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Published May 21, 1993 | Published
Book Section - Chapter Open

Amorphous metallic alloys: a new advance in thin-film diffusion barriers for copper metallization


Copper, which has a lower electrical resistivity and a higher resistance to electromigration than aluminum, is currently being evaluated for ULSI applications as a replacement for aluminum. Drawbacks to the use of copper include its strong tendency to oxidation, a high mobility in metals and semiconductors, and a high reactivity with silicon at temperatures as low as 200°C. To overcome these problems, very effective diffusion barriers need to be developed. These barriers should have a low diffusivity for copper, a high thermal stability, and should lack a driving force for chemical reactions with Cu, silicon or silicides. Unlike aluminum, copper does not form stable intermetallic compounds with the transition metals of the V and Cr groups, and the mutual solid solubilities of these metals with Cu are low, so that these metals would seem th be a logical choice for barrier applications. It has long been known, however, that these arguments are misleading[1]. Previous studies have indeed shown Cu diffuses through grain boundaries and defects in a tantalum layer and inth silicon at a relatively low temperature (450°C) causing a failure of devices[2,3]. The effectiveness of non-reactive and insoluble tantalum barriers can be improved by adding impurities like oxygen or nitrogen th stuff grain boundaries of the material in order th suppress fast grain boundary diffusion[4]. It is difficult, however to reproducibly improve the effectiveness of barriers by adjusting the level of impurities. Since amorphous alloys lack grain boundaries that can act as fast diffusion paths, they should offer an improved alternative for effective barriers [5-71. In this paper we report on the properties and diffusion barrier performance of amorphous tantalum and tungsten silicides and tantalum-silicon-nitrogen ternary alloys [3,81 for Cu metallizations.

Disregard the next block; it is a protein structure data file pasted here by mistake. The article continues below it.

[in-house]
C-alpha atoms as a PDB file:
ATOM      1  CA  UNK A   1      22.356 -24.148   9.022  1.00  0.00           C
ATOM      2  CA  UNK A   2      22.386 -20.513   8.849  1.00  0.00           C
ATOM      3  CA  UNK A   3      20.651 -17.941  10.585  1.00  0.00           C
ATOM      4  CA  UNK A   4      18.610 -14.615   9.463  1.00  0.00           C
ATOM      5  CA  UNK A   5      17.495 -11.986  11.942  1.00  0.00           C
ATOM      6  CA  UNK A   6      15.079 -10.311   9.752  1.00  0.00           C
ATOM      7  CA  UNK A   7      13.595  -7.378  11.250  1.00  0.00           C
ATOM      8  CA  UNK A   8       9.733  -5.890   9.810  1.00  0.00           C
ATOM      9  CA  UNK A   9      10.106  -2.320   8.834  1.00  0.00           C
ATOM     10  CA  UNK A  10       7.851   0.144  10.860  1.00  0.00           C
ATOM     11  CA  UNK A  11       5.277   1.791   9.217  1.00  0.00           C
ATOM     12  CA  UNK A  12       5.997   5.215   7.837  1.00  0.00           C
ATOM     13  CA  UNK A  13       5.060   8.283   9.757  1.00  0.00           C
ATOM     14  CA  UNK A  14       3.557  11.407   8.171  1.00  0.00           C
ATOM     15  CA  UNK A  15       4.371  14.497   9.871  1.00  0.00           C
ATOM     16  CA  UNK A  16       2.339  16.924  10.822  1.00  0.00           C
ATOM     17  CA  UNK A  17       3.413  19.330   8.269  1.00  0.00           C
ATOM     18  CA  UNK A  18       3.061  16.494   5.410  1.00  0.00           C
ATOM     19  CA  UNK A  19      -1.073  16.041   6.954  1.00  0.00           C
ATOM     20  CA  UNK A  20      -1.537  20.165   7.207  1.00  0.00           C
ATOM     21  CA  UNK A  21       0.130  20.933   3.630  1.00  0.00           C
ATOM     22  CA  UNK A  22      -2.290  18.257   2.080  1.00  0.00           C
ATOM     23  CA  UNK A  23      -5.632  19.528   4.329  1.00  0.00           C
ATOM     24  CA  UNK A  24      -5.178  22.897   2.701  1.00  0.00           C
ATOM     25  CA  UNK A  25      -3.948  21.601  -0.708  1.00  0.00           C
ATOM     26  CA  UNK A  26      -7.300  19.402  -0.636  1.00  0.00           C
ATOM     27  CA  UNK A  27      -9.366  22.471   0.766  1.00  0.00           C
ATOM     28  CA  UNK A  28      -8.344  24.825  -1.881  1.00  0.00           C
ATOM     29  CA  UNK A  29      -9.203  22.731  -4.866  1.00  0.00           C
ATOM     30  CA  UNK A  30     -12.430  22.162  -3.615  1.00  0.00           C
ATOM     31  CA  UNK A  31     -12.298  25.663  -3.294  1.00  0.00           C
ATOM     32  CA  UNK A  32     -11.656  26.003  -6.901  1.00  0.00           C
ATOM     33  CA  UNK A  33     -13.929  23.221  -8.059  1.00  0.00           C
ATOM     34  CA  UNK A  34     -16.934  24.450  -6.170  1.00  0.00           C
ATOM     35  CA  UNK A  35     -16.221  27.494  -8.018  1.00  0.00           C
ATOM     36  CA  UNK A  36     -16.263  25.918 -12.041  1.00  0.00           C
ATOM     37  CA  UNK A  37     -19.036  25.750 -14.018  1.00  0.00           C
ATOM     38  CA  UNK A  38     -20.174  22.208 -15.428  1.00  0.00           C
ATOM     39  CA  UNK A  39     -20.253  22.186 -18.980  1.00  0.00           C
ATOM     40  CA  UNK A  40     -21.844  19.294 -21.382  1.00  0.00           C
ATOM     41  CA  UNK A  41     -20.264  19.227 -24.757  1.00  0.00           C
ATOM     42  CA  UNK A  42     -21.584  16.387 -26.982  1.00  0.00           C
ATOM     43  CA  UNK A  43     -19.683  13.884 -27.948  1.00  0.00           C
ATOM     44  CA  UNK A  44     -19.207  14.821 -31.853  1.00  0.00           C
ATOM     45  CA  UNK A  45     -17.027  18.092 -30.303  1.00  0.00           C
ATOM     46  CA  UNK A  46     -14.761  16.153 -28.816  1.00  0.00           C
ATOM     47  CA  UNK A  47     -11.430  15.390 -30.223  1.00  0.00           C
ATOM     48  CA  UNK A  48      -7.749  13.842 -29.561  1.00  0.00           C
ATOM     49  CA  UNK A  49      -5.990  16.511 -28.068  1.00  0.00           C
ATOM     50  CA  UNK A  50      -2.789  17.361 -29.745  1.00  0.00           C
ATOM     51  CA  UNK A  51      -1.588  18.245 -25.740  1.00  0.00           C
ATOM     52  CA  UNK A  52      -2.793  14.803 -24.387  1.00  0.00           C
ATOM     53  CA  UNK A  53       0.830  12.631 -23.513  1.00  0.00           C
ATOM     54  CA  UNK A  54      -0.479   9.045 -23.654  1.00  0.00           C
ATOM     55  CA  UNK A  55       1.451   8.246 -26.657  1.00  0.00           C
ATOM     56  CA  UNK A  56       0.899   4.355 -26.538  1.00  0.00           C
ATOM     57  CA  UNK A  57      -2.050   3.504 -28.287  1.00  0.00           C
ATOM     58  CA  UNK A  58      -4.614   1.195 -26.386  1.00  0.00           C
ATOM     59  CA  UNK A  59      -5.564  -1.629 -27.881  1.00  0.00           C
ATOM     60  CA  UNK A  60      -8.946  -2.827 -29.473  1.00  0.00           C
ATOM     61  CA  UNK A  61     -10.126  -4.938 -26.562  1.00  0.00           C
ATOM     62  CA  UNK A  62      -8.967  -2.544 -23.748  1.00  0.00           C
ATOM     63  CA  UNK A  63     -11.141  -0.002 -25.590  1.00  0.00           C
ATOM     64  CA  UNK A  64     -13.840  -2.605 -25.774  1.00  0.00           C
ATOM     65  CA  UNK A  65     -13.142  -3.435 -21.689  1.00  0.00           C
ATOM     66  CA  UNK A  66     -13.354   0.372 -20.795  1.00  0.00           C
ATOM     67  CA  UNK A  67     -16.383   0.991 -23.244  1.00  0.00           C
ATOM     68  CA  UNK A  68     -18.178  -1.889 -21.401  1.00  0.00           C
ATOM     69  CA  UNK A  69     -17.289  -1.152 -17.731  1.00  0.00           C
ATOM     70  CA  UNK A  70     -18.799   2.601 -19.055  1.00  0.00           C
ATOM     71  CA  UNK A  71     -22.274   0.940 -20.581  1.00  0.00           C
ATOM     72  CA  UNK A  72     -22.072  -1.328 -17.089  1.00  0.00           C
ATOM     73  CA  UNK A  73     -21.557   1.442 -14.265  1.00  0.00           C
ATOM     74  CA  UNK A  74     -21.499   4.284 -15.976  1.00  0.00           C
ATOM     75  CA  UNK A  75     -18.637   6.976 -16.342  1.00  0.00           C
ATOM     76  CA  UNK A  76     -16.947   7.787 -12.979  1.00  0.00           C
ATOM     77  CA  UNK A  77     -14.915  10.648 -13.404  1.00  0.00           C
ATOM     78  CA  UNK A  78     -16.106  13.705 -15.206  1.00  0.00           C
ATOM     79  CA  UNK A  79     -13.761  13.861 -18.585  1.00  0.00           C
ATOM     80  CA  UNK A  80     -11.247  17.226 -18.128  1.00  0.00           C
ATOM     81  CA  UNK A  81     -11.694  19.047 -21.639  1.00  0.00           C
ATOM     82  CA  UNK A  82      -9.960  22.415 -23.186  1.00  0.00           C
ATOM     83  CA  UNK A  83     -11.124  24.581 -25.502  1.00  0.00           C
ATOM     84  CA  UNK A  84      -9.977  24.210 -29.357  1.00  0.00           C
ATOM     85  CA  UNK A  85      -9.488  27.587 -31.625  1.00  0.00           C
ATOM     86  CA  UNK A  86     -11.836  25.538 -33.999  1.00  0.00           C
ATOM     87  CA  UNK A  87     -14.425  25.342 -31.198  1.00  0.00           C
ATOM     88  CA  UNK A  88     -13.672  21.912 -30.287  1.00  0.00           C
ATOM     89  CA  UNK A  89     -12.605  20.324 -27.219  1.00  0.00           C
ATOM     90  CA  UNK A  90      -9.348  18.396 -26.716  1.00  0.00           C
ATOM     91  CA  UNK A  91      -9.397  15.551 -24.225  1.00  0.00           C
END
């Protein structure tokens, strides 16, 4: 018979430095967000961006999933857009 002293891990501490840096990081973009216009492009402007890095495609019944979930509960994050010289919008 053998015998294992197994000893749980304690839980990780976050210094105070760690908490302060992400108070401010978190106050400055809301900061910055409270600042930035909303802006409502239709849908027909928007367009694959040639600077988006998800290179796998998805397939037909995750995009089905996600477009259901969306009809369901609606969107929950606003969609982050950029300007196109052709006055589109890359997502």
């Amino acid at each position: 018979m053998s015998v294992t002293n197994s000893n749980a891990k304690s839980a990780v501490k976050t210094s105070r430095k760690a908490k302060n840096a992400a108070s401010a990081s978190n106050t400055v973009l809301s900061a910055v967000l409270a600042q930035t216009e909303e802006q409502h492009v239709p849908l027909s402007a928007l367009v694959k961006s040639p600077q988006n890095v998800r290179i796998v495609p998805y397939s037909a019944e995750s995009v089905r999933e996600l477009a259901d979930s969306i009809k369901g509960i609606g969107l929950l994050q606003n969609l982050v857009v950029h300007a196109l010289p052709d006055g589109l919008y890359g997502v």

Additional Information

© 1993 International Society for Optical Engineering SPIE. The financial support of the U.S. Army Research Office is gratefully acknowledged. The authors thank Rob Gorris for technical assistance and Rachael Sampley for manuscript preparation.

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